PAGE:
Hepatitis B among Asian Americans: Prevalence, progress, and prospects for control

World J Gastroenterol. 2015 Nov 14;21(42):11924-30. doi: 10.3748/wjg.v21.i42.11924.


After tobacco use, chronic hepatitis B (CHB) viral infections are the most important cause of cancer globally in that 1 out of 3 individuals have been infected with the hepatitis B virus (HBV). Though infection rates are low (< 1%) in the United States, Asian Americans who comprise about 6% of the population experience about 60% of the CHB burden. This paper reviews the magnitude of hepatitis B (HBV) burden among Asian Americans and the progress being made to mitigate this burden, primarily through localized, community-based efforts to increase screening and vaccination among Asian American children, adolescents, and adults. This review brings to light that despite the numerous community-based screening efforts, a vast majority of Asian Americans have not been screened and that vaccination efforts, particularly for adults, are sub-optimal. Greater efforts to integrate screenings by providers within existing healthcare systems are urged. Evidence-based strategies are offered to implement CDC's three major recommendations to control and prevent hepatitis B through targeted screening and enhanced vaccination efforts.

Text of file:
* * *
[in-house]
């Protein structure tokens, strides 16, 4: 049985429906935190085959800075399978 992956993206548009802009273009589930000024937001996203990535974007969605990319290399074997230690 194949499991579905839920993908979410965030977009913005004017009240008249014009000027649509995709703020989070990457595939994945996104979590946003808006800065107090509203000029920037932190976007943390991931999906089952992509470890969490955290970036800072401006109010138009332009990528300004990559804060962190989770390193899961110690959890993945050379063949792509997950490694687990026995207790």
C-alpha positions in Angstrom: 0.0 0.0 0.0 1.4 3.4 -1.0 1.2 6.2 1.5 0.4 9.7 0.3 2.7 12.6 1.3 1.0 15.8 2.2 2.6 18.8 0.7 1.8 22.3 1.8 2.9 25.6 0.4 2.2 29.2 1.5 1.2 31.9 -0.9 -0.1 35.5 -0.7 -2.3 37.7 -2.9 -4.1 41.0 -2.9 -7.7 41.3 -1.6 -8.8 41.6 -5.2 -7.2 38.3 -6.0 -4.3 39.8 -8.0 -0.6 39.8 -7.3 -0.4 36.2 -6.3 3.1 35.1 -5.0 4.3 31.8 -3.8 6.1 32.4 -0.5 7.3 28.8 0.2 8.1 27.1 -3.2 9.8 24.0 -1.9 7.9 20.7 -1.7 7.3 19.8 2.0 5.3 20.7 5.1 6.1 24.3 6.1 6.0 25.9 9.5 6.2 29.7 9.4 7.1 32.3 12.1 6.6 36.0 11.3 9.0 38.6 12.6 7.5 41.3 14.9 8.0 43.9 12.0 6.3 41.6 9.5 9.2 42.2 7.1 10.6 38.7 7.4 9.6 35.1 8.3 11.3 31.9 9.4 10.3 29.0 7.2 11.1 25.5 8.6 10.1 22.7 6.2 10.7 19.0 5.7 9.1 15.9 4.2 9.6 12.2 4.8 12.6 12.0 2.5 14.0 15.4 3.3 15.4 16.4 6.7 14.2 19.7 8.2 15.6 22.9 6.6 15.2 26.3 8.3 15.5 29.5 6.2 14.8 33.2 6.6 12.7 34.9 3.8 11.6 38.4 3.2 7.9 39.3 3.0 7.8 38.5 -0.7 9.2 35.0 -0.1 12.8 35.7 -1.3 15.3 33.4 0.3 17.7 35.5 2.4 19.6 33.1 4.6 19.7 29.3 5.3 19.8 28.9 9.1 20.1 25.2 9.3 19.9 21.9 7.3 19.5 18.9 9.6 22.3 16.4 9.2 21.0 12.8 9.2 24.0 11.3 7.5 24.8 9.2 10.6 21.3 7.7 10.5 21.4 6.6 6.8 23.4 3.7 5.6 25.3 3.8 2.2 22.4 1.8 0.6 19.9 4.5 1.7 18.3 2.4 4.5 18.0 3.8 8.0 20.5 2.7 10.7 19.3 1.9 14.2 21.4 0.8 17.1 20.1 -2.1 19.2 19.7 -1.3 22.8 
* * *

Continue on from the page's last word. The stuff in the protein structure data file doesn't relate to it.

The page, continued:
Keywords: Asian Americans; Chronic hepatitis B; Hepatitis B; Vaccination.

Publication types

  • Review

MeSH terms

  • Asian Americans*
  • Hepatitis B Vaccines / therapeutic use
  • Hepatitis B, Chronic / diagnosis
  • Hepatitis B, Chronic / ethnology*
  • Hepatitis B, Chronic / prevention & control
  • Humans
  • Prevalence
  • Prognosis
  • Risk Factors
  • United States / epidemiology
  • Vaccination


  • Hepatitis B Vaccines